In 2012, the Utah state legislature passed the “Transfer of Public Lands Act and Related Study,” demanding that 31 million acres of federal land be given to the state by December 31, 2014. (This demand was never met.) As futile as Utah’s effort may sound, a total of 37 bills were introduced in 11 Western states promoting the transfer of federal public lands to state holdings during the 2015 state legislative season.

And the fight has moved to Washington, D.C.: In 2015 the U.S. Senate passed a non-binding budget resolution that encourages Congress to “sell, or transfer to, or exchange with, a state or local government any Federal land that is not within the boundaries of a National Park, National Preserve, or National Monument.” Read that again—your Senators passed this symbolic measure 51-49. Idaho’s Senator Mike Crapo and Senator James Risch both voted for it. This is such an important issue that the presidential candidates are talking about it and the newly approved Republican platform supports turning over federal land to the state. Theodore Roosevelt who was a avid hunters knew that preservation would protect our fish, wildlife, and way of life. He would be rolling over in his grave.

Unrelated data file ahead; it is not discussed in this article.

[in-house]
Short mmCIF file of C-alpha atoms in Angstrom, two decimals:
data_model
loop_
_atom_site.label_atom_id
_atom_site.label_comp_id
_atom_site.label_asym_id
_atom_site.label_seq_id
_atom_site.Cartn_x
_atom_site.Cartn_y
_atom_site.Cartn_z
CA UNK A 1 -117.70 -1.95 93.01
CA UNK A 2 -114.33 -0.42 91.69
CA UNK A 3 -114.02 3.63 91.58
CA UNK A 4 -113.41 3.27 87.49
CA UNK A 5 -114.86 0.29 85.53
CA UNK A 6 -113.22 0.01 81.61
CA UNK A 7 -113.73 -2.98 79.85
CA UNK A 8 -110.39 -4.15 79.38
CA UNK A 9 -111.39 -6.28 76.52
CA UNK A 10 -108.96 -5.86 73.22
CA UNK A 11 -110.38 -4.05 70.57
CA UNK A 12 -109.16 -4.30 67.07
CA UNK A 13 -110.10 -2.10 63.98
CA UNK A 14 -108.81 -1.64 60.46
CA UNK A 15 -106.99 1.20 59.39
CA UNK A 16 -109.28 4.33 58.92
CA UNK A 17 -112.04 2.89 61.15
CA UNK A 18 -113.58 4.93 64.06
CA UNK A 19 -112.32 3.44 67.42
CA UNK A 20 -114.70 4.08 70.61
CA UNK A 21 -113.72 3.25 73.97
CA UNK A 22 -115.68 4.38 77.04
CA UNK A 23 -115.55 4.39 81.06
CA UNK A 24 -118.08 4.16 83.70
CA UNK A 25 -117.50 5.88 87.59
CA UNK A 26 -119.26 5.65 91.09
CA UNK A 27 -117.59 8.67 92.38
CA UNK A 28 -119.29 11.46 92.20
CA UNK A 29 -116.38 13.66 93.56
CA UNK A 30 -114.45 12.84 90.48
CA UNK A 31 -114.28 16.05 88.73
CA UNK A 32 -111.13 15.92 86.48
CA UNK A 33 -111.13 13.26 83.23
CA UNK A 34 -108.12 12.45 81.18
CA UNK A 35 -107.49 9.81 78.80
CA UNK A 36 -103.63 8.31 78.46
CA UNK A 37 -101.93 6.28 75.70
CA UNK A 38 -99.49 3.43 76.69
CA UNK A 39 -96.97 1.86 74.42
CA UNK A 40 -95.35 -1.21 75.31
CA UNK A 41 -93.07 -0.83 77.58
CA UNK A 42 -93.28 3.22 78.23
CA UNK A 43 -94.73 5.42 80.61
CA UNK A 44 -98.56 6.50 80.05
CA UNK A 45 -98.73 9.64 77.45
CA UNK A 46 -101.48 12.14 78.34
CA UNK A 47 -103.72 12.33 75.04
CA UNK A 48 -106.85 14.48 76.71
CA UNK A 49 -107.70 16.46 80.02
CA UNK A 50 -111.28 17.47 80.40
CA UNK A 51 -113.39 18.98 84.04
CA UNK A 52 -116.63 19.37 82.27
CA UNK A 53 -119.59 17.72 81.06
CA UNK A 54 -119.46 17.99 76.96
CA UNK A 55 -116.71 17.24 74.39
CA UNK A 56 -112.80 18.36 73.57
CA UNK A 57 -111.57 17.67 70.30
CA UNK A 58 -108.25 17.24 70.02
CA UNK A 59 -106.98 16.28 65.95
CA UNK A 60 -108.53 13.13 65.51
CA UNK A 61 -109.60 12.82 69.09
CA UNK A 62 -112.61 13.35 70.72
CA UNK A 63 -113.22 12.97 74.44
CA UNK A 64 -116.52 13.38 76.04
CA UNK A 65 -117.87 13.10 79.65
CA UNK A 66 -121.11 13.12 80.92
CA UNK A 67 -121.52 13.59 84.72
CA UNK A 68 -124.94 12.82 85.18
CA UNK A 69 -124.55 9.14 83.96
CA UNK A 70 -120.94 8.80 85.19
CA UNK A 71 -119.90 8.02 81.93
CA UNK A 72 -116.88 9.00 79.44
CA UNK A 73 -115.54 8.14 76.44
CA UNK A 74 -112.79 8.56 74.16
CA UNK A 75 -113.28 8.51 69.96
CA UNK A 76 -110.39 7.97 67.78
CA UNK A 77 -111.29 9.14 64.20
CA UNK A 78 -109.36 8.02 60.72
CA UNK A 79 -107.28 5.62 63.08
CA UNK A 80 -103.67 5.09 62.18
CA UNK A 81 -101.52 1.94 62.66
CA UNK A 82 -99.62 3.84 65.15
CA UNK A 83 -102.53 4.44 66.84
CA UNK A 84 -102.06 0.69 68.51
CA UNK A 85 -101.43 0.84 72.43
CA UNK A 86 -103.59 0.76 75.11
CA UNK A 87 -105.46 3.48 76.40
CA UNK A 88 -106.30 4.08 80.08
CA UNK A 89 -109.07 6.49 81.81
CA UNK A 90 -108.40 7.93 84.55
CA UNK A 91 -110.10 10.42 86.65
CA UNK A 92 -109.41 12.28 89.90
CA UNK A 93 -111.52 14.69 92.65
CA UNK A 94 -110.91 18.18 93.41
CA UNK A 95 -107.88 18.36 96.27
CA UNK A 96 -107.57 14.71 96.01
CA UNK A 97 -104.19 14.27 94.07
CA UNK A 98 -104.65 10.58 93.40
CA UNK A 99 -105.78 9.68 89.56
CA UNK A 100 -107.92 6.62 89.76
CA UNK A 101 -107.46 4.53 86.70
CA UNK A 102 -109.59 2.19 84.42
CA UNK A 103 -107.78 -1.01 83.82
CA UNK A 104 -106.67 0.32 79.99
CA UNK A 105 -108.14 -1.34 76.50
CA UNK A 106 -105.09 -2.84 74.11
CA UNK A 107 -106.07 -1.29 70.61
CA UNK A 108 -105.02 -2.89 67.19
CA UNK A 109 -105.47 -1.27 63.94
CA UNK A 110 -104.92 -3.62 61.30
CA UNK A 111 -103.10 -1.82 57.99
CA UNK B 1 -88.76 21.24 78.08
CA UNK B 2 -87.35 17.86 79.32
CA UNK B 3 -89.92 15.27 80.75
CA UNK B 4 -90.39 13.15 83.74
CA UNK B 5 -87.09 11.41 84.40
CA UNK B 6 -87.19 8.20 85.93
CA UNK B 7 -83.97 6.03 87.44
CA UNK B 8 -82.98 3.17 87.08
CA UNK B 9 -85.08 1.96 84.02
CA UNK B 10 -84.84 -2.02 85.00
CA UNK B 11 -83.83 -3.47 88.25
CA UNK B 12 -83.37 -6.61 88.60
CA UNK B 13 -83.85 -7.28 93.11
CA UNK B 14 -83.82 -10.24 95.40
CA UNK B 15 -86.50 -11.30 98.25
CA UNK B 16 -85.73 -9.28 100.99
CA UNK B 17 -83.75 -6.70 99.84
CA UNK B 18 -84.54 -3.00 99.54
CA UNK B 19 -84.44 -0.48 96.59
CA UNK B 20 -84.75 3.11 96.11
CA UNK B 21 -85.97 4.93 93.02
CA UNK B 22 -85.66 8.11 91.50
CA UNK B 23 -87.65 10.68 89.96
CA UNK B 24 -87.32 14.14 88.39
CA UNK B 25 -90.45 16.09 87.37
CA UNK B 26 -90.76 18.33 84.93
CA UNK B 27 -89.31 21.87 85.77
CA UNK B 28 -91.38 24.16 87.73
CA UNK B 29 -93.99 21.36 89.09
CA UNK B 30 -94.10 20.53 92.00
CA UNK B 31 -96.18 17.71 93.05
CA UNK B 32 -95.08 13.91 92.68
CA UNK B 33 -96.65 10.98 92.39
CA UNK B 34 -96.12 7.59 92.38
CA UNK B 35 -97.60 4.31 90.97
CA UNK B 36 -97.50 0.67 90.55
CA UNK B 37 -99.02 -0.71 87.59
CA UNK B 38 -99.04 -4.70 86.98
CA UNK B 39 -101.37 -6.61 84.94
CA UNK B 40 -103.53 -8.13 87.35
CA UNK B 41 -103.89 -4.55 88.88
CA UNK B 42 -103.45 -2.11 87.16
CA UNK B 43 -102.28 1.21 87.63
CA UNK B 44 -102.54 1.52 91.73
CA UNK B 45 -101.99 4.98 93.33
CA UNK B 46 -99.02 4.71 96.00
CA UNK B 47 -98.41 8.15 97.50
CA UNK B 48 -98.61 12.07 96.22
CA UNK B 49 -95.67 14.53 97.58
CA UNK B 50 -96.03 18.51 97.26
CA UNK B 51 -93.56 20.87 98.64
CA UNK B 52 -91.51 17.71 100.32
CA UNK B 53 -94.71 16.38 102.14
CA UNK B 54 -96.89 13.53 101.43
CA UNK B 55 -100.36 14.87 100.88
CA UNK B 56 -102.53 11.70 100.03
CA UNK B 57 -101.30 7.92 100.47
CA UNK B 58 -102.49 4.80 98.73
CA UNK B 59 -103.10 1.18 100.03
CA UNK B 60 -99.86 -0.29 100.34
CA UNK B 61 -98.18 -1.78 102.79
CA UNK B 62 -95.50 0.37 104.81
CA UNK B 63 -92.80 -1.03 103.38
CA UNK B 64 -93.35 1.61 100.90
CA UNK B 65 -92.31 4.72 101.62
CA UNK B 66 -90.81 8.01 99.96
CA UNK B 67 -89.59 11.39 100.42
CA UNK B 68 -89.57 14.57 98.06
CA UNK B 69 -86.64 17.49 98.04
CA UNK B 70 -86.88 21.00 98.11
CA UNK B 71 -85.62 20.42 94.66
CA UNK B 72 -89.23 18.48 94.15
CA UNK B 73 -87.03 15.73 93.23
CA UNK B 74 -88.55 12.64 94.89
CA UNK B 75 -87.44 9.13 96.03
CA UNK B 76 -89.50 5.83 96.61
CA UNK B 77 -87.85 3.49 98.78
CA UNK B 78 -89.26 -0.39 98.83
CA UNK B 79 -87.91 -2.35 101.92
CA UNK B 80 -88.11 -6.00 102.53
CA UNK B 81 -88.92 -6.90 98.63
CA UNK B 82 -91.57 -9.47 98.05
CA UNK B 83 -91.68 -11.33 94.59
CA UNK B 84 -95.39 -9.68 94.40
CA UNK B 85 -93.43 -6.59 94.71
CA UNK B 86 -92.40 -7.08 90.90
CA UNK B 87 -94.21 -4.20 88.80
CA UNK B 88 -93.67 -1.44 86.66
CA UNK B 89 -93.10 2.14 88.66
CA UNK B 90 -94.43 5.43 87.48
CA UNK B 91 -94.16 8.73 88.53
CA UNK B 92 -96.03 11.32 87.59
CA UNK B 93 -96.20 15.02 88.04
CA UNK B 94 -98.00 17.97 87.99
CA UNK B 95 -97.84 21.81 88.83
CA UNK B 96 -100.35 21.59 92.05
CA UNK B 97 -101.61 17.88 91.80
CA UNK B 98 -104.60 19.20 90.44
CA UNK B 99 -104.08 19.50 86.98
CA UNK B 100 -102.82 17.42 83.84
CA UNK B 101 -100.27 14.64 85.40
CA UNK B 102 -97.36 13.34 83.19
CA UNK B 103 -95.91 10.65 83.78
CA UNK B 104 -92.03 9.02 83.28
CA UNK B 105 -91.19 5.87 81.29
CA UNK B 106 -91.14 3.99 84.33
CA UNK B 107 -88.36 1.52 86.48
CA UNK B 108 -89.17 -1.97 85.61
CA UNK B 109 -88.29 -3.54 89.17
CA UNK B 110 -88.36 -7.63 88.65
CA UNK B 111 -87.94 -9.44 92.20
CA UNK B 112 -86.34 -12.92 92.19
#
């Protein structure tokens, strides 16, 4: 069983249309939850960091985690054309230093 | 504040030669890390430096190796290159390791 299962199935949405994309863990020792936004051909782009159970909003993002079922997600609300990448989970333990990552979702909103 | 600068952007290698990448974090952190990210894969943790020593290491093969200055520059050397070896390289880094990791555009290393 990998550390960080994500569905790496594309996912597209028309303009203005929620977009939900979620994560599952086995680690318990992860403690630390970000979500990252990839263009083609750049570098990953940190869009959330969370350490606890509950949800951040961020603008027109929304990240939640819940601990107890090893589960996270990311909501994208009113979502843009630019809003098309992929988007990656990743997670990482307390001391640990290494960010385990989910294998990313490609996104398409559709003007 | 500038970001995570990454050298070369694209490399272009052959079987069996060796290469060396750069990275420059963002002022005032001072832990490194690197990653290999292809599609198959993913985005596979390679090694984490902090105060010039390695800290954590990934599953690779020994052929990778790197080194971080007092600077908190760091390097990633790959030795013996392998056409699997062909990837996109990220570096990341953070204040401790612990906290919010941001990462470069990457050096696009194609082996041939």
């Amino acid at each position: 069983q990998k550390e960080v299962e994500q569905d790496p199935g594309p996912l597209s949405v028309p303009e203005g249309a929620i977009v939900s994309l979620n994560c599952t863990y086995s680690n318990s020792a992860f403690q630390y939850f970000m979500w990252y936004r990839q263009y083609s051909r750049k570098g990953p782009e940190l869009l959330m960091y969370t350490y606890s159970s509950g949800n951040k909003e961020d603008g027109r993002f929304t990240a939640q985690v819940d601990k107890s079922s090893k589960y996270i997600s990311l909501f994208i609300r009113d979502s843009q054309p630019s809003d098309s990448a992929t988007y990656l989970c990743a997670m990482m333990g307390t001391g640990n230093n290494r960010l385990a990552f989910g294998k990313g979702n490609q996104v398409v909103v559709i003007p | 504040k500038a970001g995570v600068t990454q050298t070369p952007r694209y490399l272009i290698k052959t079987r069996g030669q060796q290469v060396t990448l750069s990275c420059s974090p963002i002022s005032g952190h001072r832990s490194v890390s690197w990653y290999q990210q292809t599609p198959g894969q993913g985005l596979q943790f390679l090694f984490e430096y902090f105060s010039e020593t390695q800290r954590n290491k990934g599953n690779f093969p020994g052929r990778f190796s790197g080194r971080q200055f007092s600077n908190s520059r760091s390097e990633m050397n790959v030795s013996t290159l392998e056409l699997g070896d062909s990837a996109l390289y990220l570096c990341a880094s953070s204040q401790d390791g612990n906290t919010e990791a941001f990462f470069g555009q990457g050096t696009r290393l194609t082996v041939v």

steelhead-by-martyYou may be asking, why should it matter to me whether I’m stepping onto federal or state lands, as long as I’m having a great day on the water? Well, because states manage their lands quite differently (hint: it has everything to do with profit) from the feds, who are constitutionally mandated to make your access to fishing and hunting areas a part of the “multiple use” equation. And states simply don’t have the financial means to take on the vast amount of public lands that they’re demanding from the federal government, so more than likely, they’ll have to liquidate to make their profits.